Died on October 2

534 Athalaric the King of the Ostrogoths in Italy. He was a son of Eutharic and Amalasuntha. His maternal grandfather was Theoderic the Great. He succeeded his grandfather as king in 526
829 Michael II surnamed the Amorian or the Stammerer , reigned as Byzantine Emperor from December 820 to his death on 2 October 829, the first ruler of the Phrygian or Amorian dynasty.
939 Gilbert Duke of Lorraine the duke of Lotharingia until 939.
1264 Pope Urban IV Pope from 29 August 1261 to his death in 1264. He was not a cardinal, one of only a few popes since his time that have not been Cardinals, including Urban V and Urban VI
1368 Anna of Kashin a Russian princess from the Rurik Dynasty, who was canonized in 1650.
1431 Thomas Beaufort Count of Perche a member of the Beaufort family and an English commander during the Hundred Years' War.
1559 Jacquet of Mantua a French composer of the Renaissance, who spent almost his entire life in Italy. He was an influential member of the generation between Josquin and Palestrina, and represents well the transitional polyphonic style between those two composers
1588 Bernardino Telesio an Italian philosopher and natural scientist. While his natural theories were later disproven, his emphasis on observation made him the "first of the moderns" who eventually developed the scientific method
1599 Hoca Sadeddin Efendi an Ottoman scholar, official, and historian, a teacher of Ottoman sultan Murad III. His name is transcribed differently: Sa'd ad-Din, Sa'd al-Din, Sa’adeddin, Sadeddin, etc. He was also called "Hoca Efendi", "Koca Hoca Efendi" and with the title of "Câmi'-ür Riyâseteyn"
1626 Diego Sarmiento de Acuña 1st Count of Gondomar a Spanish diplomat, the Spanish ambassador to England in 1613 to 1622 and afterwards, as a kind of ambassador emeritus, Spain's leading expert on English affairs until his death.
1629 Pierre de Bérulle Cong. Orat. , was a French Catholic priest, cardinal and statesman, one of the most important mystics of the 17th century in France, and founder of the French school of spirituality, who could count among his friends and disciples Vincent de Paul and Francis de Sales
1629 Antonio Cifra an Italian composer of the Roman School of the Renaissance and early Baroque eras. He was one of the significant transitional figures between the Renaissance and Baroque styles, and produced music in both idioms
1678 Wu Sangui a Chinese military general who was instrumental in the fall of the Ming Dynasty and the establishment of the Qing Dynasty in 1644. Considered by traditional scholars as a traitor to both Ming, and ultimately, Qing, Wu in 1678 declared himself Emperor of China and ruler of the "Great Zhou", but his revolt was eventually quelled by the Kangxi Emperor of the Qing Dynasty
1685 David Teniers III a Flemish painter who was born in Antwerp, the son of David Teniers the Younger.
1704 Carlo Barberini an Italian Catholic cardinal and member of the Barberini family. He was the grand-nephew of Maffeo Barberini and son of Taddeo Barberini
1708 Anne Jules de Noailles one of the chief generals of France towards the end of the reign of Louis XIV, and, after raising the regiment of Noailles in 1689, he commanded in Spain during both the War of the Grand Alliance and the War of the Spanish Succession, and was made marshal of France in 1693.
1709 Ivan Mazepa the Cossack Hetman of the Hetmanate in Left-bank Ukraine, from 1687–1708, and Prince of the Holy Roman Empire ad personam 1707-1709. He was famous as a patron of the arts, and also played an important role in the Battle of Poltava where after learning of Peter I's intent to relieve him as acting Hetman of Ukraine and replace him with Alexander Menshikov, he deserted his army and sided with Charles of Sweden. The politicization of this desertion has held a lasting legacy in both Russian and Ukrainian national history
1724 François-Timoléon de Choisy a French author.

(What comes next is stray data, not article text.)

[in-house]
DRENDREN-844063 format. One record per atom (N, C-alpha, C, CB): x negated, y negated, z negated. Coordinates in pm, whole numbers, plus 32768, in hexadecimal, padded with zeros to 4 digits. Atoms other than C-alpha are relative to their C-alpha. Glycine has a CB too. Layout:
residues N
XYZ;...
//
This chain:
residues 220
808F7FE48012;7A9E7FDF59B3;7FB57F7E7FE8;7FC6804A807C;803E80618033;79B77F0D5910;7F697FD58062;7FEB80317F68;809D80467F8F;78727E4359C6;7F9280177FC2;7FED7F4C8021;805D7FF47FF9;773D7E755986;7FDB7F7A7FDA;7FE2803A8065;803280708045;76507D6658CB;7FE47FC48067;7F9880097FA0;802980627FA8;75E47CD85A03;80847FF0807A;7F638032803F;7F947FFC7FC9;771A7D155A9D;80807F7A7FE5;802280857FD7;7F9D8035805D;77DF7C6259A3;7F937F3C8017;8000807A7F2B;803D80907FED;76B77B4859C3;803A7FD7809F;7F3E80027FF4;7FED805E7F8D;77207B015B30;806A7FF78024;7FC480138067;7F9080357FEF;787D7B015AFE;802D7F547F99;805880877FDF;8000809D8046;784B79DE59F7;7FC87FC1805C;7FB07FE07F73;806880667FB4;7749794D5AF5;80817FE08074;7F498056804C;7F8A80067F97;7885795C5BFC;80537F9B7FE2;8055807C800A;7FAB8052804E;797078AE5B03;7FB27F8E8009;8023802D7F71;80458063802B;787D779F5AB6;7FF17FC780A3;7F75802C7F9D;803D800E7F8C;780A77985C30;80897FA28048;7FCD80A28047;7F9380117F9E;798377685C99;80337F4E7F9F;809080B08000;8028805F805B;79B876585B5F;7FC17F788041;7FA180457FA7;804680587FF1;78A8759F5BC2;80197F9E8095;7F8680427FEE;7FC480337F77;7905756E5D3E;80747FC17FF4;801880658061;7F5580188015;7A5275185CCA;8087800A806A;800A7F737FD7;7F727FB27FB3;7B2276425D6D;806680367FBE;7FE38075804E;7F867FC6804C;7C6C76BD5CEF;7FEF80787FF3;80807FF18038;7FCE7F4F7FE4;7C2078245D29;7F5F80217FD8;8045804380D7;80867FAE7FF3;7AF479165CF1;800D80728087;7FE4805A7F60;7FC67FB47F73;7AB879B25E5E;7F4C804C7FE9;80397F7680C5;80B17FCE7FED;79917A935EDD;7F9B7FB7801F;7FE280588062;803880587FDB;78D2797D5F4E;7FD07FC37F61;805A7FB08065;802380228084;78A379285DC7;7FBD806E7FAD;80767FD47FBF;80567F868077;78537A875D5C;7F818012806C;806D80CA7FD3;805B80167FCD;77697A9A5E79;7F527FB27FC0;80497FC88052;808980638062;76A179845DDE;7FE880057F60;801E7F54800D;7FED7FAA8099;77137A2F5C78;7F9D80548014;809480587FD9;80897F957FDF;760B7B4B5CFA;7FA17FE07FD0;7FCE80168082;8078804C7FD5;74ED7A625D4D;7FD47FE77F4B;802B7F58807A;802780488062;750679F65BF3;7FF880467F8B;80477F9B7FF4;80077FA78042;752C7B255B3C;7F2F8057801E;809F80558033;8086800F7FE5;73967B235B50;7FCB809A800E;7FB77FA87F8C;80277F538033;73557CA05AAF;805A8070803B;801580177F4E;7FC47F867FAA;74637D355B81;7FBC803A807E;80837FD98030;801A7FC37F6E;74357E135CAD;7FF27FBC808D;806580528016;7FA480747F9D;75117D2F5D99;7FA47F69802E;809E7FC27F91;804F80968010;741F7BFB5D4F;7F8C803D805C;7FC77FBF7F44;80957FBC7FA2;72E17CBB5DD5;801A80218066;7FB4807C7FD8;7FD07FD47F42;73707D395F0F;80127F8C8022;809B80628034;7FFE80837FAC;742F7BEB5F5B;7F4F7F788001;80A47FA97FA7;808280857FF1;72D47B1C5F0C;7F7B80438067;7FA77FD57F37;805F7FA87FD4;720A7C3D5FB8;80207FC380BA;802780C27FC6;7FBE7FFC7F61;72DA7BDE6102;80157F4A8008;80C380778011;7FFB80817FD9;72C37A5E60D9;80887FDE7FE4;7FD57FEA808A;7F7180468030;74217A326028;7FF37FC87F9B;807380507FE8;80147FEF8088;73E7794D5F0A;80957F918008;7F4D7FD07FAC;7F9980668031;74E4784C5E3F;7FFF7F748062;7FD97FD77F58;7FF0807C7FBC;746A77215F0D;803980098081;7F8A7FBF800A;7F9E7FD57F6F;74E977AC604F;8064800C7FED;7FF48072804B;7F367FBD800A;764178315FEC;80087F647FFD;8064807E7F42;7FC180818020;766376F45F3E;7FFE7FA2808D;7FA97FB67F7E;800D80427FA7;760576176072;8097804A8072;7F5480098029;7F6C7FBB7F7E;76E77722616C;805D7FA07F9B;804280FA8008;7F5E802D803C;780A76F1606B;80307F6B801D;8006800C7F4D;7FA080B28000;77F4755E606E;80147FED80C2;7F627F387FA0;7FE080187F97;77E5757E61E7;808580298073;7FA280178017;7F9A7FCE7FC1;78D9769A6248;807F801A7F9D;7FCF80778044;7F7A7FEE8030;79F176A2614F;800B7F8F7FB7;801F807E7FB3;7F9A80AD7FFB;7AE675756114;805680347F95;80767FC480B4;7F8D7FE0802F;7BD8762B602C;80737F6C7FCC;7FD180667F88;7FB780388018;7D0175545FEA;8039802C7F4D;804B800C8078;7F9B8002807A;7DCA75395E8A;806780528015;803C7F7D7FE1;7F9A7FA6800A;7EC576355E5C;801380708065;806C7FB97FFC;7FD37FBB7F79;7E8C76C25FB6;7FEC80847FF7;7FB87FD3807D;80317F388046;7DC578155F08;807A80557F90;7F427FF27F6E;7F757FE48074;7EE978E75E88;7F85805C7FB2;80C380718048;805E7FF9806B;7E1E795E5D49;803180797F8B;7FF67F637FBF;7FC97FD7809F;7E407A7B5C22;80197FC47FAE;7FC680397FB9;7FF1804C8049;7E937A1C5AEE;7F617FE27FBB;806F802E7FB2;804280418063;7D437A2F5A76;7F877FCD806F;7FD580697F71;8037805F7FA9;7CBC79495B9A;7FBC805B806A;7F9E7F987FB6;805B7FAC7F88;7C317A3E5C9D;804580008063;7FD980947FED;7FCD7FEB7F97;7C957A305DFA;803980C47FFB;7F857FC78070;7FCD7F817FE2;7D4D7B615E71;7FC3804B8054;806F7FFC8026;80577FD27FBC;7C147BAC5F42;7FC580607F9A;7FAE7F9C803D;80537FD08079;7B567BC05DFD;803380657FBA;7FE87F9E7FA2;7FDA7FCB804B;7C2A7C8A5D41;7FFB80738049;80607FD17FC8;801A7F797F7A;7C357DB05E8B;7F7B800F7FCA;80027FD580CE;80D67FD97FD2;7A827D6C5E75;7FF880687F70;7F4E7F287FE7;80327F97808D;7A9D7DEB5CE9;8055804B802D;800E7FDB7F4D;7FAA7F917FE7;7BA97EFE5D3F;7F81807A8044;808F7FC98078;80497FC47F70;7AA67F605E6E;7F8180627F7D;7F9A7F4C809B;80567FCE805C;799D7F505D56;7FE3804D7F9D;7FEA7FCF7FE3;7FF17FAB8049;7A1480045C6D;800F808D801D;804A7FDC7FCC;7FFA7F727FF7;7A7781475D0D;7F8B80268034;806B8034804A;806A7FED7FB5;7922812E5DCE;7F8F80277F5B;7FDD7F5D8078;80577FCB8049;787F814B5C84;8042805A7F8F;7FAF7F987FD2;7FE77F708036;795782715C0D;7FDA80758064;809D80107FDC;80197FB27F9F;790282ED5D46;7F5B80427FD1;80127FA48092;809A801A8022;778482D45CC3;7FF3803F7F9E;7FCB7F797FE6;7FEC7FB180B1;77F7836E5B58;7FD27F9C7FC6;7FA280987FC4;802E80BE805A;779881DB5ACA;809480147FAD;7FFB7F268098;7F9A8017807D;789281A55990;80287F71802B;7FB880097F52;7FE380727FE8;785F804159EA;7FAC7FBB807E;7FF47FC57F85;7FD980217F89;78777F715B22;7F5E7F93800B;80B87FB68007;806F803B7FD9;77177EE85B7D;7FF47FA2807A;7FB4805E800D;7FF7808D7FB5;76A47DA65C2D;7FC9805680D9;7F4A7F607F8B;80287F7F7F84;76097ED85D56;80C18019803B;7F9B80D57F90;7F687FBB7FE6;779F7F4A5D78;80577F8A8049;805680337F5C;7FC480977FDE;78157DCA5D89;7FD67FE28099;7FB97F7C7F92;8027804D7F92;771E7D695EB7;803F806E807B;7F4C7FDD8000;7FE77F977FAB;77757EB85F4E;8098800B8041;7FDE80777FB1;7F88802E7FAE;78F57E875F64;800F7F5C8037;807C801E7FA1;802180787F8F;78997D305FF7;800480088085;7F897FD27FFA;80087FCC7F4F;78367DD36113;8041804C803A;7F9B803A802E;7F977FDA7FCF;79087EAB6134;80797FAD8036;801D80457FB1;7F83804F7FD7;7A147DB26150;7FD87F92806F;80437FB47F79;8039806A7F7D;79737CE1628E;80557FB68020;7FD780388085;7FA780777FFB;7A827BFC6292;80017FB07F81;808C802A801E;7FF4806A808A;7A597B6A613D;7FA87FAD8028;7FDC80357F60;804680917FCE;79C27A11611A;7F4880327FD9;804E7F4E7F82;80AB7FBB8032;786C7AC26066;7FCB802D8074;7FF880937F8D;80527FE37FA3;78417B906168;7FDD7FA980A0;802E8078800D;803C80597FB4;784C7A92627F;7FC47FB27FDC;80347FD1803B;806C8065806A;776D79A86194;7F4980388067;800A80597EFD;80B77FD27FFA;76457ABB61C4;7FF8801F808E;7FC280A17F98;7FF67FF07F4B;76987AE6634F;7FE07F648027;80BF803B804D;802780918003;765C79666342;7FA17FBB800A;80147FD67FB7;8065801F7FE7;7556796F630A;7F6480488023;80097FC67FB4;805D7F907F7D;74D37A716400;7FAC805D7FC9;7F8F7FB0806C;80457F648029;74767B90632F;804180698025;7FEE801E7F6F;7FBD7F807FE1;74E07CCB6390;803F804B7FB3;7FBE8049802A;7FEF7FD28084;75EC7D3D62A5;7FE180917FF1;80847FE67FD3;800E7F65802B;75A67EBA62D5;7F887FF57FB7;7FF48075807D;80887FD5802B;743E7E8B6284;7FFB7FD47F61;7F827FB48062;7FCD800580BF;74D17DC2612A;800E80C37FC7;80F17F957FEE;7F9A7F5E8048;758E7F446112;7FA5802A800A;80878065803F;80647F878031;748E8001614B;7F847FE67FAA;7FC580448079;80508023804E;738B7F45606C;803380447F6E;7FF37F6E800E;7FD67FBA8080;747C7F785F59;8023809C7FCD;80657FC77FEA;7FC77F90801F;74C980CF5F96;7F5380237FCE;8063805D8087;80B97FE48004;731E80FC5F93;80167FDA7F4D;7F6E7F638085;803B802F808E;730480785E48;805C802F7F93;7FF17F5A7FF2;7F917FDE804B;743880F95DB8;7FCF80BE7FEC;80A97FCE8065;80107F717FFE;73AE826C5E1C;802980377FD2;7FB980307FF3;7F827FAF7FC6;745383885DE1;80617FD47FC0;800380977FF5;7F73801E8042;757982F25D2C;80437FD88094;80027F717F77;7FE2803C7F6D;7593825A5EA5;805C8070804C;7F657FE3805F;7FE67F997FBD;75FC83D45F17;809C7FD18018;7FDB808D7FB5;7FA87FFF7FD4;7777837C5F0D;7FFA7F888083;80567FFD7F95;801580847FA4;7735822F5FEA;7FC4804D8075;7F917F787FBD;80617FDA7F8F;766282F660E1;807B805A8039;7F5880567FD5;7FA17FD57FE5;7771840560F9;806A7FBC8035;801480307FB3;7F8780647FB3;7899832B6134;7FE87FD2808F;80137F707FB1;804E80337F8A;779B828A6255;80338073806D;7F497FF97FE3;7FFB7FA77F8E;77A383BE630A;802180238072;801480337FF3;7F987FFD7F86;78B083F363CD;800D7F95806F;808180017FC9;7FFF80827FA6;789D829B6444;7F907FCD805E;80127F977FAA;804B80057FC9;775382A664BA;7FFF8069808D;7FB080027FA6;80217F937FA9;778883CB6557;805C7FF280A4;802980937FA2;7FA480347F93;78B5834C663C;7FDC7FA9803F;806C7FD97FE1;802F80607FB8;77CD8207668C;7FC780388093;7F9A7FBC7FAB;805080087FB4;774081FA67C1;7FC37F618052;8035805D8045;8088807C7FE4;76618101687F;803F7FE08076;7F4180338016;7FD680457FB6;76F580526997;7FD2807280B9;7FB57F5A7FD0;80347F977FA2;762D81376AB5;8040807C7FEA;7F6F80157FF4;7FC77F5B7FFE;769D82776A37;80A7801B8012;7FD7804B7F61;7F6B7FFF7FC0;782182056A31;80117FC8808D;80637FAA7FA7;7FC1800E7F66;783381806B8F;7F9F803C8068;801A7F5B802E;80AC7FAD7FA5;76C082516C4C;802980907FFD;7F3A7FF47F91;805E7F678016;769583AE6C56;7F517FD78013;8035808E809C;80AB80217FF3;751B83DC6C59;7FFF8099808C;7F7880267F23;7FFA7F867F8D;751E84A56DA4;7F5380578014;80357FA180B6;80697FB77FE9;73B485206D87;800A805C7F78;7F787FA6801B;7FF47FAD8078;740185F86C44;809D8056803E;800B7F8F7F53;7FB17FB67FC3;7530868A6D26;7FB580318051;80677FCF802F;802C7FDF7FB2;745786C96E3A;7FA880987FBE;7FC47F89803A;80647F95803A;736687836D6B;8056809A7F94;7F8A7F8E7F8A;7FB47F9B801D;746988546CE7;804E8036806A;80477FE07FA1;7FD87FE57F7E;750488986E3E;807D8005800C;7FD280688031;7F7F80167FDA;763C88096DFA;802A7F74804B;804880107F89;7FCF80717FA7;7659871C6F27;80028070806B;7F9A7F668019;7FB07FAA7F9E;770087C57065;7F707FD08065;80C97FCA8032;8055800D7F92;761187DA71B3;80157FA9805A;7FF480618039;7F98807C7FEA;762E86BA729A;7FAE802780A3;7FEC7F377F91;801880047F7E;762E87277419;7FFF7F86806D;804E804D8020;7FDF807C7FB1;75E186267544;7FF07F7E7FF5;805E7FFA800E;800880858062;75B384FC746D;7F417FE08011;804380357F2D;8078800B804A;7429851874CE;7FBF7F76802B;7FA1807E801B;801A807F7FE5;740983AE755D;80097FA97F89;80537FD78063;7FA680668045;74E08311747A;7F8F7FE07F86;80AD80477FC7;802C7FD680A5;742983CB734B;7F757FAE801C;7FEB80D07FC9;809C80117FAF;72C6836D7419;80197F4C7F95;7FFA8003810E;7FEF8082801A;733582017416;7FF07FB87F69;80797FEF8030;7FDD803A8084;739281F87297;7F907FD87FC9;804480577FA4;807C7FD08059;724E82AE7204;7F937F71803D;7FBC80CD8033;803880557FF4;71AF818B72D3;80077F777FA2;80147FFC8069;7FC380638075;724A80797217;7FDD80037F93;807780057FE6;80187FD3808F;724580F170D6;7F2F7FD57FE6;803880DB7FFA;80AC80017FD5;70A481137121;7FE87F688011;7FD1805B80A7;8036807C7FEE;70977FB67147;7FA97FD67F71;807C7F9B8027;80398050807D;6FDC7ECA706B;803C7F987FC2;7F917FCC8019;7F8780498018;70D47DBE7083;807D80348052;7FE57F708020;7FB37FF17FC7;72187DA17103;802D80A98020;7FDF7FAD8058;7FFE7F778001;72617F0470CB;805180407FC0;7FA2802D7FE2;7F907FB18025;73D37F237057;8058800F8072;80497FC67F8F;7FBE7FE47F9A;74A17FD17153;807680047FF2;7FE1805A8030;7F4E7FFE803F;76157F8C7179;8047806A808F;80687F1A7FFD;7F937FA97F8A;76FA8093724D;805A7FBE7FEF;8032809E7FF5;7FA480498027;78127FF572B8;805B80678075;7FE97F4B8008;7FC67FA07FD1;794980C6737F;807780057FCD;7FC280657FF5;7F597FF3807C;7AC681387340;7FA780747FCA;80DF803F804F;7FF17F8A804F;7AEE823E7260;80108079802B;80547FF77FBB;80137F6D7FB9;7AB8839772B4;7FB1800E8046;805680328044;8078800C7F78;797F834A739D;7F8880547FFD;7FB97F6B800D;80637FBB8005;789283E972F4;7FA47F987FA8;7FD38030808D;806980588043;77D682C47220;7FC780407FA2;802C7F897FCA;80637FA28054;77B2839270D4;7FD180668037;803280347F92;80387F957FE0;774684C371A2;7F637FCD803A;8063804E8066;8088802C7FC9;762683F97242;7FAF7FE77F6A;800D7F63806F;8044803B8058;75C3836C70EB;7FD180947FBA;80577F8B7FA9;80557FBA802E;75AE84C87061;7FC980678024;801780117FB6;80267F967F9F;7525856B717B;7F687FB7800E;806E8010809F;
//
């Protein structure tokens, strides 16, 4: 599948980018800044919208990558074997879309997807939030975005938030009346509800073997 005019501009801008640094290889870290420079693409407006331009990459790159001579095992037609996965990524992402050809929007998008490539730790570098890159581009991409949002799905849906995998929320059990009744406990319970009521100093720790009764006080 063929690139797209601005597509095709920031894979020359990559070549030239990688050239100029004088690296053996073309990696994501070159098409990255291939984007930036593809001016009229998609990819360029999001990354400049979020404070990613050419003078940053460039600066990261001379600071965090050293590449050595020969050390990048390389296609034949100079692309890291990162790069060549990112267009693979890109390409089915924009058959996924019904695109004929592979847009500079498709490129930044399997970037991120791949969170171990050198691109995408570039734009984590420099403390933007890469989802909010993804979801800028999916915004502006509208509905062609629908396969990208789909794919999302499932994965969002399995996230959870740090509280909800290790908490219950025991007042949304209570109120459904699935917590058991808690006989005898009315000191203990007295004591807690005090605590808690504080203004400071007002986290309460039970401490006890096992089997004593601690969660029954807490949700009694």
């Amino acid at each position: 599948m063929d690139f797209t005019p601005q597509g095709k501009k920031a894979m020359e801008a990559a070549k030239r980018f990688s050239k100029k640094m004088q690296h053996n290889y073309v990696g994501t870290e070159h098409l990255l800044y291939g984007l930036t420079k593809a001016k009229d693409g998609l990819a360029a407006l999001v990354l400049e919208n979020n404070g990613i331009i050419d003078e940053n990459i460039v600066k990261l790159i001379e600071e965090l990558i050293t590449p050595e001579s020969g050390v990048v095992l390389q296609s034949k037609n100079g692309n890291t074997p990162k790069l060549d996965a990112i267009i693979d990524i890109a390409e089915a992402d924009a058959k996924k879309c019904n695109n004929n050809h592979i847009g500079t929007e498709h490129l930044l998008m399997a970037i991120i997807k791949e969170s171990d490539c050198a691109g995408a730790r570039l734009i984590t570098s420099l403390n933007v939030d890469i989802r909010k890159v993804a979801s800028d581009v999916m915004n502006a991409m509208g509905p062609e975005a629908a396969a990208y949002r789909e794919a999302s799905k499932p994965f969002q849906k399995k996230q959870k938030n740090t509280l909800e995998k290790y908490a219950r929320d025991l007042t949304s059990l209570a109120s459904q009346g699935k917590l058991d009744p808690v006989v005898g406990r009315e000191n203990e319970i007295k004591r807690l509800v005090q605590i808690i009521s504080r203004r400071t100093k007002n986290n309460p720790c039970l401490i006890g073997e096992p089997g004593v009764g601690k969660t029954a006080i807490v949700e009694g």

1727 Johann Conrad Brunner a Swiss anatomist, especially cited for his work on the pancreas and duodenum.
1751 Pierre Dumage a French Baroque organist and composer. His first music teacher was most likely his father, organist of the Beauvais Cathedral. At some point during his youth Dumage moved to Paris and studied under Louis Marchand. He also befriended Nicolas Lebègue, who in 1703 procured for Dumage a position of organist of the Saint-Quentin collegiate church. In 1710 Dumage was appointed titular organist of the Laon Cathedral. Due to strained relations with his superiors in the cathedral chapter, Dumage left on 30 March 1719, at the age of 45, and became a civil servant. He apparently neither played nor composed music professionally until his death, 32 years later
1764 William Cavendish 4th Duke of Devonshire a British Whig statesman who was briefly nominal Prime Minister of Great Britain. He was the first son of William Cavendish, 3rd Duke of Devonshire and Catherine Hoskins
1775 Fukuda Chiyo-ni a Japanese poet of the Edo period, widely regarded as one of the greatest female haiku poets.
1780 John André a British Army officer hanged as a spy by the Continental Army during the American War of Independence for assisting Benedict Arnold's attempted surrender of the fort at West Point, New York to the British.
1782 Charles Lee (general) served as a General of the Continental Army during the American War of Independence. Lee also served earlier in the British Army during the Seven Years War. After the war he sold his commission and served for a time in the Polish army of King Stanislaus In 1773 Lee, who had Whig views, moved to America and bought an estate in Virginia. When the fighting broke out in the American War of Independence in 1775 he volunteered to serve with rebel forces. Lee's ambitions to become Commander in Chief of the Continental Army were thwarted by the appointment of George Washington
1786 Augustus Keppel 1st Viscount Keppel an officer of the Royal Navy during the Seven Years' War and the War of American Independence. During the final years of the latter conflict he served as First Lord of the Admiralty
1802 Giuseppe Millico best remembered for his performances in the operas of Christoph Willibald Gluck.
1803 Samuel Adams an American statesman, political philosopher, and one of the Founding Fathers of the United States. As a politician in colonial Massachusetts, Adams was a leader of the movement that became the American Revolution, and was one of the architects of the principles of American republicanism that shaped the political culture of the United States. He was a second cousin to President John Adams